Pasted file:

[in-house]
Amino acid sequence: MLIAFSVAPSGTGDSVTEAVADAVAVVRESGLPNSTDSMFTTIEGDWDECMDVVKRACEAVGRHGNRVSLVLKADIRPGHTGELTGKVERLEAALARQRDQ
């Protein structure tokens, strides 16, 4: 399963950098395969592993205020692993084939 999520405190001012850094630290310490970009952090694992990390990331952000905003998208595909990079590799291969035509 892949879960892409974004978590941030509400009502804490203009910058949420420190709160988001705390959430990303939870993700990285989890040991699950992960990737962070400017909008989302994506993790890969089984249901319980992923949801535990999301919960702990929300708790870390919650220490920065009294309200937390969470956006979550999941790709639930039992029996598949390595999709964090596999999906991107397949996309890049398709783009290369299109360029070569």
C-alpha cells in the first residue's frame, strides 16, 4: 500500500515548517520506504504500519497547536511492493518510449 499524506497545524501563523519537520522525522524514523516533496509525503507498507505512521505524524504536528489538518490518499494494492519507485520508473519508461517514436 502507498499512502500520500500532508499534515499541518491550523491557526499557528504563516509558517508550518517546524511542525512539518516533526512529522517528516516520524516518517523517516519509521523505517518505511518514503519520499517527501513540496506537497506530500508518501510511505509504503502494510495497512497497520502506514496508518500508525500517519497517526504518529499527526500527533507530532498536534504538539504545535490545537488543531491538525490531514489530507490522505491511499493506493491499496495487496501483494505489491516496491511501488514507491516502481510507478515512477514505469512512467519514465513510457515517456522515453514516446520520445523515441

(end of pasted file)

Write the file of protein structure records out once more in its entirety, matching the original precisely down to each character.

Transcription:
[in-house]
Amino acid sequence: MLIAFSVAPSGTGDSVTEAVADAVAVVRESGLPNSTDSMFTTIEGDWDECMDVVKRACEAVGRHGNRVSLVLKADIRPGHTGELTGKVERLEAALARQRDQ
């Protein structure tokens, strides 16, 4: 399963950098395969592993205020692993084939 999520405190001012850094630290310490970009952090694992990390990331952000905003998208595909990079590799291969035509 892949879960892409974004978590941030509400009502804490203009910058949420420190709160988001705390959430990303939870993700990285989890040991699950992960990737962070400017909008989302994506993790890969089984249901319980992923949801535990999301919960702990929300708790870390919650220490920065009294309200937390969470956006979550999941790709639930039992029996598949390595999709964090596999999906991107397949996309890049398709783009290369299109360029070569």
C-alpha cells in the first residue's frame, strides 16, 4: 500500500515548517520506504504500519497547536511492493518510449 499524506497545524501563523519537520522525522524514523516533496509525503507498507505512521505524524504536528489538518490518499494494492519507485520508473519508461517514436 502507498499512502500520500500532508499534515499541518491550523491557526499557528504563516509558517508550518517546524511542525512539518516533526512529522517528516516520524516518517523517516519509521523505517518505511518514503519520499517527501513540496506537497506530500508518501510511505509504503502494510495497512497497520502506514496508518500508525500517519497517526504518529499527526500527533507530532498536534504538539504545535490545537488543531491538525490531514489530507490522505491511499493506493491499496495487496501483494505489491516496491511501488514507491516502481510507478515512477514505469512512467519514465513510457515517456522515453514516446520520445523515441